A Memoirby Bill Barich
Every year in early May, I can count on dealing with a barrage of phone calls and emails from relatives and friends, brother Dave in San Francisco and Aunt Betty in Arroyo Grande, all looking to “get down,” in the parlance of the racetrack, on the Kentucky Derby. They’re well aware I hold an online account with a bookmaker and will place their two- and five-dollar bets without skimming off any vigorish—a percentage of their winnings, that is, if any. They’ll also ask for hot tips, and I’ll oblige hesitantly, still uneasy in my role as backstretch sage.
I fell into it by accident. Some years ago, I wrote about a long season I spent at Golden Gate Fields, then as now a track slightly down on its luck, and people assumed (wrongly) I was an expert. At the time, racing was enjoying a rare moment of glory. In the past five years, Secretariat (1973), Seattle Slew (1977), and Affirmed (1978) had all won the Triple Crown. Only eight other colts had done that since the Kentucky Derby was first run in Louisville in 1875. It would be thirty-seven years before American Pharaoh duplicated the feat in 2015. Out of 4,224 entrants in the Derby over 142 years, there’ve been just twelve Triple Crown winners.
Like most racing fans, I thought the world of Secretariat. Known as Big Red for his size and chestnut color, he had speed to burn and won the Belmont Stakes by a record thirty-one lengths. Seattle Slew cost his owners only $17,000, but he entered the Derby unbeaten and emerged the same way, the first colt ever to do so. Affirmed had the toughest Triple Crown campaign against his unrelenting rival, Alydar. Although Affirmed won all three races, his total margin of victory was only about two lengths. He had such heart his owners buried him whole, the ultimate accolade for a racehorse.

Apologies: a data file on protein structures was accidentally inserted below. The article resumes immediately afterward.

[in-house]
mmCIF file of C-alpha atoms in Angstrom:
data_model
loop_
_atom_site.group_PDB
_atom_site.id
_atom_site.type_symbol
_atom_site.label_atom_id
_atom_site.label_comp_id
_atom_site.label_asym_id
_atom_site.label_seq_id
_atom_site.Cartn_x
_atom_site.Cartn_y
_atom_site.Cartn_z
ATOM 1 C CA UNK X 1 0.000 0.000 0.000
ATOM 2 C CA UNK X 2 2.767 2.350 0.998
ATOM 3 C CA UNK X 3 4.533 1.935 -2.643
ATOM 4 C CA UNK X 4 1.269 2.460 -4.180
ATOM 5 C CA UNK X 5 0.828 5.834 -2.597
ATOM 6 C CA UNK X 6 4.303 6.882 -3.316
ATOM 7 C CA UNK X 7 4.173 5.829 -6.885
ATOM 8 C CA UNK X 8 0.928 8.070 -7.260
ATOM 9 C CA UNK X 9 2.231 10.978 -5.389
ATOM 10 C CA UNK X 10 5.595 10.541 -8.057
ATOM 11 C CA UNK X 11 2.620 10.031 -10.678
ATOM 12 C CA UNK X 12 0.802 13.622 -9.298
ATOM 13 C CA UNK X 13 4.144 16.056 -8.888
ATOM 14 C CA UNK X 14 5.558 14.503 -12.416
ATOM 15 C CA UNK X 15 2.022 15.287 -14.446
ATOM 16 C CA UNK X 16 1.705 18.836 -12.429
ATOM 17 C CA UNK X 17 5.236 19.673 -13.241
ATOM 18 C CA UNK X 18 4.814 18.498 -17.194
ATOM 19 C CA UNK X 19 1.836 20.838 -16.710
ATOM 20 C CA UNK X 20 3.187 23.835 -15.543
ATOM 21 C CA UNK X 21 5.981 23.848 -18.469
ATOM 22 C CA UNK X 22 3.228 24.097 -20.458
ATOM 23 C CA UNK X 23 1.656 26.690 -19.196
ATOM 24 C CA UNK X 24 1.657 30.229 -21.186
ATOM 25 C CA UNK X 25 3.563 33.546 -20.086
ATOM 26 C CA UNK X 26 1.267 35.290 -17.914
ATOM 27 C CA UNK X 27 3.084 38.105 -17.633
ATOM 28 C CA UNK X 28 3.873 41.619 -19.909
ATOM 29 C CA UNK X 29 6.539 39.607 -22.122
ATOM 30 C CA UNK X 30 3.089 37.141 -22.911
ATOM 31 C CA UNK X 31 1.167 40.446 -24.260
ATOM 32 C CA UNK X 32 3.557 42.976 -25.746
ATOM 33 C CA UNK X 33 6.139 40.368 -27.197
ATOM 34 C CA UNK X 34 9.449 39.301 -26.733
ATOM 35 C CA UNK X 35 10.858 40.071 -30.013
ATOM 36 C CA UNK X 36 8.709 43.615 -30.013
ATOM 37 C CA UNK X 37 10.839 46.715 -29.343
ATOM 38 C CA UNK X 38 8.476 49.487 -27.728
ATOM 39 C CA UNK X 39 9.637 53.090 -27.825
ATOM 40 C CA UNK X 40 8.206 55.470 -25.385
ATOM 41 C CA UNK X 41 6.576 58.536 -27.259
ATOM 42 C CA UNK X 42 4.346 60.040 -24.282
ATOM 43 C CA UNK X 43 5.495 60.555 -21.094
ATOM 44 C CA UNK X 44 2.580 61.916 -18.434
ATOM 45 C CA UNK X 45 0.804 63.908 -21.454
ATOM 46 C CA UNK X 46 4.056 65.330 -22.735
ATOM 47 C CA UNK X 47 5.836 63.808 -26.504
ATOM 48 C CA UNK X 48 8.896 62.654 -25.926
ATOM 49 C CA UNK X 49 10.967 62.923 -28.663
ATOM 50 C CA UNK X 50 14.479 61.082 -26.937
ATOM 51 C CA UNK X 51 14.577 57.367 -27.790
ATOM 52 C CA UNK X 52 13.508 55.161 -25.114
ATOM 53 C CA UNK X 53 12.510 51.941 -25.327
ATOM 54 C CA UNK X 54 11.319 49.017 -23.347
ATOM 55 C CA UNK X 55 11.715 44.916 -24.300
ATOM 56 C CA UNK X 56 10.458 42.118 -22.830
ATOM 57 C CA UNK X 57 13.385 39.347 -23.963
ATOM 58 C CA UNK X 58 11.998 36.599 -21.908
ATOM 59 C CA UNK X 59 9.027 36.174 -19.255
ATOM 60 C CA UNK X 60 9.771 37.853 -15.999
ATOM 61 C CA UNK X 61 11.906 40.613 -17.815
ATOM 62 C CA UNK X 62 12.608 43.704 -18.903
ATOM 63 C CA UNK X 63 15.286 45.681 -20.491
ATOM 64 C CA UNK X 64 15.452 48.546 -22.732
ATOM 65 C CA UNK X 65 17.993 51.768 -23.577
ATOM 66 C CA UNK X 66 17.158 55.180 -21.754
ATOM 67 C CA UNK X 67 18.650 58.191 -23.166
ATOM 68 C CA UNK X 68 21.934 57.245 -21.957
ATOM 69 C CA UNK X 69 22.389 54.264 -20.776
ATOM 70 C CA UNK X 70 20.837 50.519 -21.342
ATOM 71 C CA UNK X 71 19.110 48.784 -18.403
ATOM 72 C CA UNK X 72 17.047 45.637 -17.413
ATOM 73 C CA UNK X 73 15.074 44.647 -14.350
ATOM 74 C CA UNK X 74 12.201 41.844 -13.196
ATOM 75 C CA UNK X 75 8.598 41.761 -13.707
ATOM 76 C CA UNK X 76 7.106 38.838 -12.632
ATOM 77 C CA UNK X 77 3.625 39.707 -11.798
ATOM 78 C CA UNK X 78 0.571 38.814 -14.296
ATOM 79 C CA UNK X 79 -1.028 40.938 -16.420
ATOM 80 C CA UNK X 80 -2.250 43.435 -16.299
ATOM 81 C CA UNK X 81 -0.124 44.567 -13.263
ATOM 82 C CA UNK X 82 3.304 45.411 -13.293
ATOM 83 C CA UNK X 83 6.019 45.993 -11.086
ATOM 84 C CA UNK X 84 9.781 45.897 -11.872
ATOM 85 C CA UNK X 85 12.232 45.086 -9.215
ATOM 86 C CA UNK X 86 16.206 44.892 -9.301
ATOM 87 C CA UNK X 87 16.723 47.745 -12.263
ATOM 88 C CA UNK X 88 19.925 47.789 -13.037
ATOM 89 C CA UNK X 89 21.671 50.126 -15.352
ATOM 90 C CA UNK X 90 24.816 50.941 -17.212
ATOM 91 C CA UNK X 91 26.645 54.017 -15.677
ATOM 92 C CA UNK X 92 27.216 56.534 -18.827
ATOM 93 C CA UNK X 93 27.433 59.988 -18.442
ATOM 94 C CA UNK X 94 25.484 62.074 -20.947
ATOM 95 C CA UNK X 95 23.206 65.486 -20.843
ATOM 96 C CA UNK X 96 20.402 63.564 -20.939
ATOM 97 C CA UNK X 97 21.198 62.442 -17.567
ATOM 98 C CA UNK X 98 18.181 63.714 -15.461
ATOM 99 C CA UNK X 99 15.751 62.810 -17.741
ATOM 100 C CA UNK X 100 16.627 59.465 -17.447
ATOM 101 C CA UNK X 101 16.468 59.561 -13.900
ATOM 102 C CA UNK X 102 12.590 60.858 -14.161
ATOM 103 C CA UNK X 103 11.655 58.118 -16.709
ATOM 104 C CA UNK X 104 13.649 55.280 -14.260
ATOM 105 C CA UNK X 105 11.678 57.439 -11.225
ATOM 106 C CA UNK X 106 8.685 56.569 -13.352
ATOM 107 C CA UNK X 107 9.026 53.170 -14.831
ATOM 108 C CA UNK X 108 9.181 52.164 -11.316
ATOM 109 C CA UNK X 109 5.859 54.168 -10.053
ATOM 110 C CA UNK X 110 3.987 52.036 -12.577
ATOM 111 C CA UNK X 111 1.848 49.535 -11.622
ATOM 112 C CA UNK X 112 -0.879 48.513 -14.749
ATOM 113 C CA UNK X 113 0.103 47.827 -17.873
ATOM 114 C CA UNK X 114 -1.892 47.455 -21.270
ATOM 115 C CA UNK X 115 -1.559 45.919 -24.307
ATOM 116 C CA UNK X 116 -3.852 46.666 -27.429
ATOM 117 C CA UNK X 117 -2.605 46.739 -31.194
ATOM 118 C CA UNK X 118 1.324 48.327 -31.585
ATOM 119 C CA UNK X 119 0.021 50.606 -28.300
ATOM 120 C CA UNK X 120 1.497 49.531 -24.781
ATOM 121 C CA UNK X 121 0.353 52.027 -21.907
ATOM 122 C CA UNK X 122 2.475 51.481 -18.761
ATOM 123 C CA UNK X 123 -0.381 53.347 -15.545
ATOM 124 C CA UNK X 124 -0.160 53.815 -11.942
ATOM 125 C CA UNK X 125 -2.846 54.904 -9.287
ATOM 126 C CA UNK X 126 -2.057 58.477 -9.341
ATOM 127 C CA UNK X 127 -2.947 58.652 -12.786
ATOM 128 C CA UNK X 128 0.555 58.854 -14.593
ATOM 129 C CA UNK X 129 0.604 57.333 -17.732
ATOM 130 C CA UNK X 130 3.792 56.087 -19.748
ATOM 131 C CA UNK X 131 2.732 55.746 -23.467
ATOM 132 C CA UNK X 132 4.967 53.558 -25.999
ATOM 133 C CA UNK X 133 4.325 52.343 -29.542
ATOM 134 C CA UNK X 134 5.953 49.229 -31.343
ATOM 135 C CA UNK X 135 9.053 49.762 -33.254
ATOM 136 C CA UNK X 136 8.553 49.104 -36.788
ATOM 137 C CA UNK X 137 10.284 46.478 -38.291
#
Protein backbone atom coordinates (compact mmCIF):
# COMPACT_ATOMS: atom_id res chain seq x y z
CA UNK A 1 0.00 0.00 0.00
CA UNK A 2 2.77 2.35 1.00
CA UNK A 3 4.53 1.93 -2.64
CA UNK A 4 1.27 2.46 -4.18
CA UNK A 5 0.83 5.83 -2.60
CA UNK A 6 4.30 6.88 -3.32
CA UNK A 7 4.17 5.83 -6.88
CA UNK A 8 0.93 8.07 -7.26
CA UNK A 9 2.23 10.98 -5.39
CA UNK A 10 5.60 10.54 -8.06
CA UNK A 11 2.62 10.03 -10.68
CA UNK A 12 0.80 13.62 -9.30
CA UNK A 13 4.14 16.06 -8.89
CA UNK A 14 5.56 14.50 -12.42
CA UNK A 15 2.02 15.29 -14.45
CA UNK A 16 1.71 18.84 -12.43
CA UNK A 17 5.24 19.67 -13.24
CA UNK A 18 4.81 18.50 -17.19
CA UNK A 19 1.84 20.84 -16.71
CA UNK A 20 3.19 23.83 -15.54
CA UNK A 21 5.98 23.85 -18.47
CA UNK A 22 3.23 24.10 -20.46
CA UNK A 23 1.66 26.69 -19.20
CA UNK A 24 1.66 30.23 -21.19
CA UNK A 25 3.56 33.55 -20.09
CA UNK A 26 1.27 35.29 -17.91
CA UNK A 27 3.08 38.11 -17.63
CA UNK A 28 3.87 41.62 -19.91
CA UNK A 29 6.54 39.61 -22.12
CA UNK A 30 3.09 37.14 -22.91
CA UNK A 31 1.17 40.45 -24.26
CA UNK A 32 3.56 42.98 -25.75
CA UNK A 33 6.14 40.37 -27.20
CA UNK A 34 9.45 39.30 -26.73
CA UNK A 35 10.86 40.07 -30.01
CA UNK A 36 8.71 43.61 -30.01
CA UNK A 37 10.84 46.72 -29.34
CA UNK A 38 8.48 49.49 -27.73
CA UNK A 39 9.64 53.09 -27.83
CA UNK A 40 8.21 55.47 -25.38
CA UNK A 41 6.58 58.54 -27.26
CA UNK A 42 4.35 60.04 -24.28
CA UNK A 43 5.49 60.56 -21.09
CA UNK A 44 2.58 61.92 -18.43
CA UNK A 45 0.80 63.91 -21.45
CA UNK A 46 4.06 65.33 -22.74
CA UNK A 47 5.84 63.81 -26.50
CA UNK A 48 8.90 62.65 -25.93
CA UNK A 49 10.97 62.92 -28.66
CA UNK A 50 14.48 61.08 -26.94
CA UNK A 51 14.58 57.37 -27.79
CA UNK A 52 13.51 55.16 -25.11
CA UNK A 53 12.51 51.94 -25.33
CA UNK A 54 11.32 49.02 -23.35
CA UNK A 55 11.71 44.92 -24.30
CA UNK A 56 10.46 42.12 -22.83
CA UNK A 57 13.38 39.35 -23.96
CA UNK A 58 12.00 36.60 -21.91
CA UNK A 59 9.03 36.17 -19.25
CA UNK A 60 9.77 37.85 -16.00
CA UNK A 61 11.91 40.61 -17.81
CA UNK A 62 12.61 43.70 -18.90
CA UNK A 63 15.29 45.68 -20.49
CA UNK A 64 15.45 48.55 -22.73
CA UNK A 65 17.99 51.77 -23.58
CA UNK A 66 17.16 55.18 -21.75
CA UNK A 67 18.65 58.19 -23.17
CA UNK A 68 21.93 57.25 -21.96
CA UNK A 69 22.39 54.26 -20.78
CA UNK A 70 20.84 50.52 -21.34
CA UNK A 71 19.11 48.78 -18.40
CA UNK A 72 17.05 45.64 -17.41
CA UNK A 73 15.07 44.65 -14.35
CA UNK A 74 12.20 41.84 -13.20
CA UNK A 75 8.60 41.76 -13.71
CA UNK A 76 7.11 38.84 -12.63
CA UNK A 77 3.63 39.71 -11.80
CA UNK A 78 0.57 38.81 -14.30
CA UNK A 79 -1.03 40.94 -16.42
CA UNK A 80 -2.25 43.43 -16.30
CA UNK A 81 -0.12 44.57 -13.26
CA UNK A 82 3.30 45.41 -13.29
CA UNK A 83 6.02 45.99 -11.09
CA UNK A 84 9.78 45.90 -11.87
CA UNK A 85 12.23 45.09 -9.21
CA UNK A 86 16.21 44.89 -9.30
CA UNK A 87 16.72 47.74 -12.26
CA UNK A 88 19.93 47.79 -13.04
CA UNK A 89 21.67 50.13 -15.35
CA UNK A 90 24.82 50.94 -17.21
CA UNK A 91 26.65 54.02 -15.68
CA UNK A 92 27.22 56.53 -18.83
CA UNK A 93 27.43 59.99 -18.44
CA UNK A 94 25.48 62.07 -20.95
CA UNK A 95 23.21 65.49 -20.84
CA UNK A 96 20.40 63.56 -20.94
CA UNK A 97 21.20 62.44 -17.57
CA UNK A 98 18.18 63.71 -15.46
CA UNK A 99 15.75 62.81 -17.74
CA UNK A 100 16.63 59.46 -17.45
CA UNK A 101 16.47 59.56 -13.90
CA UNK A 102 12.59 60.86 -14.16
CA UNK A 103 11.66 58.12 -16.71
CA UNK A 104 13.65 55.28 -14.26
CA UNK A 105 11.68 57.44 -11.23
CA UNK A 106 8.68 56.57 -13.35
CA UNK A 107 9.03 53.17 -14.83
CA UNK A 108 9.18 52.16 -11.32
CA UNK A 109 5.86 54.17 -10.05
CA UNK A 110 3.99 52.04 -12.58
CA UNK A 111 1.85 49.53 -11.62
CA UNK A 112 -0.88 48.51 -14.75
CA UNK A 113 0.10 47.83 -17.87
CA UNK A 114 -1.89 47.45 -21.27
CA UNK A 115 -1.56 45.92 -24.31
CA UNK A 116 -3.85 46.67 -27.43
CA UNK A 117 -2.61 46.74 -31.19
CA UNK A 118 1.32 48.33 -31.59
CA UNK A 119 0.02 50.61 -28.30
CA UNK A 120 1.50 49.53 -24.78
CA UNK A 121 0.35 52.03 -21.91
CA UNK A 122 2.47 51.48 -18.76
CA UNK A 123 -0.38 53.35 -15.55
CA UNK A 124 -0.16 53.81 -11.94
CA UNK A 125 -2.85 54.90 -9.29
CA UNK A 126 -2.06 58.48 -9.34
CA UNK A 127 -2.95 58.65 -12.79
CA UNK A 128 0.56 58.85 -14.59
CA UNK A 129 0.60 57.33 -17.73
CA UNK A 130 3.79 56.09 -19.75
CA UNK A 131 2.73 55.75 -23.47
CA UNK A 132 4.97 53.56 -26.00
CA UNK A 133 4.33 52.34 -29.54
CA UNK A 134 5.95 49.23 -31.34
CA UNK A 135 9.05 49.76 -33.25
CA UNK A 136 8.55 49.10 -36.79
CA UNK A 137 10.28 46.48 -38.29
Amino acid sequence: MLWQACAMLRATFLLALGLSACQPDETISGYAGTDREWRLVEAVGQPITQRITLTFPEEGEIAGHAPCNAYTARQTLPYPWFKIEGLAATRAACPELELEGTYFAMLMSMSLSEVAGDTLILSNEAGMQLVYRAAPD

I’d watched Affirmed’s and Alydar’s races on TV with my pal Arnold Walker, a fashion plate of sorts, often seen at the track in a pin-striped suit and a lime-green Lacoste polo shirt. Arnold loved to gamble, and in my book I talked about his ideas on how to bet successfully. To call his theories esoteric doesn’t do them justice. They involved magical thinking and finger-crossing, but they were part of the racetrack lore I hoped to capture. Horse fanciers and racing fans understood, and I received some complimentary letters, including one from Keene Dangerfield, a highly regarded steward in Kentucky.
It was the sort of letter I myself might write after staying up late to finish a book I liked, eager to share my feelings with the author. Keene Dangerfield thought I’d been honest and clear-sighted, unafraid to portray racing at its worst as well as its best, and for that he was grateful and invited me to visit him at Churchill Downs if I ever made it to Louisville. I appreciated his kind words and promised I’d look him up if I ever got the chance, which I’m sure he doubted would ever happen. But he was wrong.